That’s “Mother Blogger” to You!
I am “Mommy.”
I love being called “Mommy” . . . by my four-year-old son.
But let’s be clear here: If you are able to read these words in October 2013, you are (a) not my son, and (b) have no business calling me “Mommy.” This is true if you walk up to me at the grocery store, pass me on the sidewalk, catch me playing at the park or stumble across my blog and see I’ve written a post about parenting.
I’ve written posts about many topics, from abuse and safety, to bullying and mental illness, cancer and death. When I write about these things, no one’s called me a “depression blogger” or “abuse blogger” or “scary subject blogger,” though sometimes I think of myself in the latter light and decide—usually without follow-through!—to write more posts about boobs, bunnies and/or belching. I’d wager it doesn’t feel right to take complex subjects and boil their addressers down into diminute two-word descriptions.
Mommyhood, on the other hand, is apparently simple and cutesy, full of sweet things, afternoons on swingsets, and utter lack of exposure to life’s real trials and tribulations. Someone on this earth calls you “Mommy,” and you write about that someone, ergo you are MOMMY BLOGGER! Unlike weighty matters such as bullying or fear, there’s nothing complex about it.
What a bunch of bull.
I grew up in a single-mother household of five. I grew up seeing that motherhood was terrifying business. It was fending for four little ones against a callous world full of people who said things like, “You didn’t want to have to fend for four kids? Maybe you shouldn’t have had four kids.” It was rocking those kids when they were sick, even soaked in their vomit, standing up to teachers and bullies and even bullying pastors because the biggest thing in the world was not what other people thought of you, but that your kids made it out of childhood safe and strong. It was fretting how to make ends meet if child support didn’t come in, and fretting about decent child care if a job came in that would begin to pay for such child care. It was badly bruised legs from dropped cans from night shifts at the cannery, battered body from spousal visits, demolished ego. It was bearing tons of criticism compared to each ounce of guidance and support. It was a world of pain and responsibility for a scant amount of glory.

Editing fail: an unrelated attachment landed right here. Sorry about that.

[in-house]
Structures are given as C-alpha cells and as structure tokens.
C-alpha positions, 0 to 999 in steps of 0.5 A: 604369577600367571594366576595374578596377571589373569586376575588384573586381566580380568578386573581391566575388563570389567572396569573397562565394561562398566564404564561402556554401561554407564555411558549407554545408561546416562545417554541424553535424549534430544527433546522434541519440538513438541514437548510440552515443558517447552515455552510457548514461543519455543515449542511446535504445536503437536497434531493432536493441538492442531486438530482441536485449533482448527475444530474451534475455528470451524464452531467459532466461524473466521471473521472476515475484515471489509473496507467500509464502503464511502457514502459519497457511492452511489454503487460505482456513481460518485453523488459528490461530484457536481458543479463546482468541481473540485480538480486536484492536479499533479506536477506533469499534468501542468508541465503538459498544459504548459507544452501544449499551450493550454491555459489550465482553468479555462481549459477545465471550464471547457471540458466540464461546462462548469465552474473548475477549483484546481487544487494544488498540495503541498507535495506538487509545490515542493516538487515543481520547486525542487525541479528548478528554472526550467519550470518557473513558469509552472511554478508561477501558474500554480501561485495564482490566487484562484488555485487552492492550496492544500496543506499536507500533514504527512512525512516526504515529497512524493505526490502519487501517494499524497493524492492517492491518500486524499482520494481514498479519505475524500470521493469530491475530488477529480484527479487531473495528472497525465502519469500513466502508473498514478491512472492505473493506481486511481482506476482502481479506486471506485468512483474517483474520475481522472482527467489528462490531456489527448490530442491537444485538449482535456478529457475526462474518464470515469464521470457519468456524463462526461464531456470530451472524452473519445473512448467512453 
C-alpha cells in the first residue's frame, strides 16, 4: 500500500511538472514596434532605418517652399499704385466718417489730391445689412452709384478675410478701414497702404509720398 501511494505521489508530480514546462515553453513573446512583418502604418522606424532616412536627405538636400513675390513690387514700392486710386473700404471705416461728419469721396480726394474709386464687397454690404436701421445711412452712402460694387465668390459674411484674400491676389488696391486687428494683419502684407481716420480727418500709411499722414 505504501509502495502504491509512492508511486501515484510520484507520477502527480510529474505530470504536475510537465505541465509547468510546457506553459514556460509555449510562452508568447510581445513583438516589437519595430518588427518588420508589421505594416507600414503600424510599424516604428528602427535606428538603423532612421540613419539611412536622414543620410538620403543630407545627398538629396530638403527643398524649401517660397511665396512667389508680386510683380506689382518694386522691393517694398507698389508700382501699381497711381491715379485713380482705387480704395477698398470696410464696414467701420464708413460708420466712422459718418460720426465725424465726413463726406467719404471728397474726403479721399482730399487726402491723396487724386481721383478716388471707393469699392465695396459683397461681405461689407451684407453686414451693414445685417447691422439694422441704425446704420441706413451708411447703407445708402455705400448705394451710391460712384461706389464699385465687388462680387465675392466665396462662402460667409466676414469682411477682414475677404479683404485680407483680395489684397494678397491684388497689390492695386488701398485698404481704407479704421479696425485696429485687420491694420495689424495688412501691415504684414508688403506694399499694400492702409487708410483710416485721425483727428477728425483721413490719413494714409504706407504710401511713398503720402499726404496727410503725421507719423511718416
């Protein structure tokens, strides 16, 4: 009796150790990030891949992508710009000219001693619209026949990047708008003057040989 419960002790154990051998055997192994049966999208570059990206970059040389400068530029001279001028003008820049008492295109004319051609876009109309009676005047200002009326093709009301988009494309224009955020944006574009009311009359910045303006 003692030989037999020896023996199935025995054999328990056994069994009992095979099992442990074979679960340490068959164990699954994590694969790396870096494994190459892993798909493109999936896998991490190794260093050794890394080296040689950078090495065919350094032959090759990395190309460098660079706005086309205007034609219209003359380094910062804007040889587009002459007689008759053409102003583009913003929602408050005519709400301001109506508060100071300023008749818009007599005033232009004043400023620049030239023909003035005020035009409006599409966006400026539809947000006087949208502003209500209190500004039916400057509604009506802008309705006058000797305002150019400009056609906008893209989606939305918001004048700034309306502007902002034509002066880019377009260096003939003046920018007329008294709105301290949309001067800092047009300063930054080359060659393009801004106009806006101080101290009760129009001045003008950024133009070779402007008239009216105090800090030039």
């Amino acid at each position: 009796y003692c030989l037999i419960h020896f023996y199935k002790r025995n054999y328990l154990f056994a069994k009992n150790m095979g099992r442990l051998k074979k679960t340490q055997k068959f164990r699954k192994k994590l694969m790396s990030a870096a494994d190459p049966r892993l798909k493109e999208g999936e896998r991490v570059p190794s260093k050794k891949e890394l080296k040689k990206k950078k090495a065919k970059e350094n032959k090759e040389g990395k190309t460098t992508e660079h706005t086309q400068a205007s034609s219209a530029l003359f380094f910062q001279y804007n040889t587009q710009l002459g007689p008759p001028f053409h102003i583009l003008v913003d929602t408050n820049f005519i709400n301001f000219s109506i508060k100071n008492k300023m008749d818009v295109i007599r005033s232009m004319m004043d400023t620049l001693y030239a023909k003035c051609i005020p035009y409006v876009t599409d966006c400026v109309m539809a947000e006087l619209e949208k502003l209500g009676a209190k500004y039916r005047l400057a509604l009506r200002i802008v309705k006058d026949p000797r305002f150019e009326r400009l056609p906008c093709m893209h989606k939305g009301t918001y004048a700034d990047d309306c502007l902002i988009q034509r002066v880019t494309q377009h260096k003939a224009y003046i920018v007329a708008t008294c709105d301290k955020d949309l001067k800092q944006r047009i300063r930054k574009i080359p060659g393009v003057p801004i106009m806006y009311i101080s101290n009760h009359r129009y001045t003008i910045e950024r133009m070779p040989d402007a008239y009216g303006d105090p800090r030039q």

Is it any wonder I didn’t want to be a mom? When you are a mother, the weight of entire lives comes to rest upon your shoulders.
That’s mothering, not mommying. “Mothering” is simultaneously fierce and beautiful, gentle and brave.
“Mommying” sounds like something women do because they maybe don’t have anything better to do with their lives and their skill sets only allow them to chase after three-year-olds while other adults hold down real jobs.
I cherish the word “Mommy” when spoken by my little one. By random passersby, not so much. It feels both both dismissive and diminutive coming from an adult human being not specifically granted the privilege of its use in reference to another adult human being.
If someone self-identifies as a mommy blogger, by all means call her that! It’s something she’s comfortable with and embraces as a joyous thing. You are honoring her choice, and that is a powerful thing.
I am not your mommy. I am not your mommy blogger, or a mommy blogger. I am a mother, and I blog, so call me a mother blogger if you must, but please do not diminish the work of mothers by boiling their struggles and triumphs down to a cutesy two-word expression of possibly the most exhausting, ceaseless and crucial job in this entire world.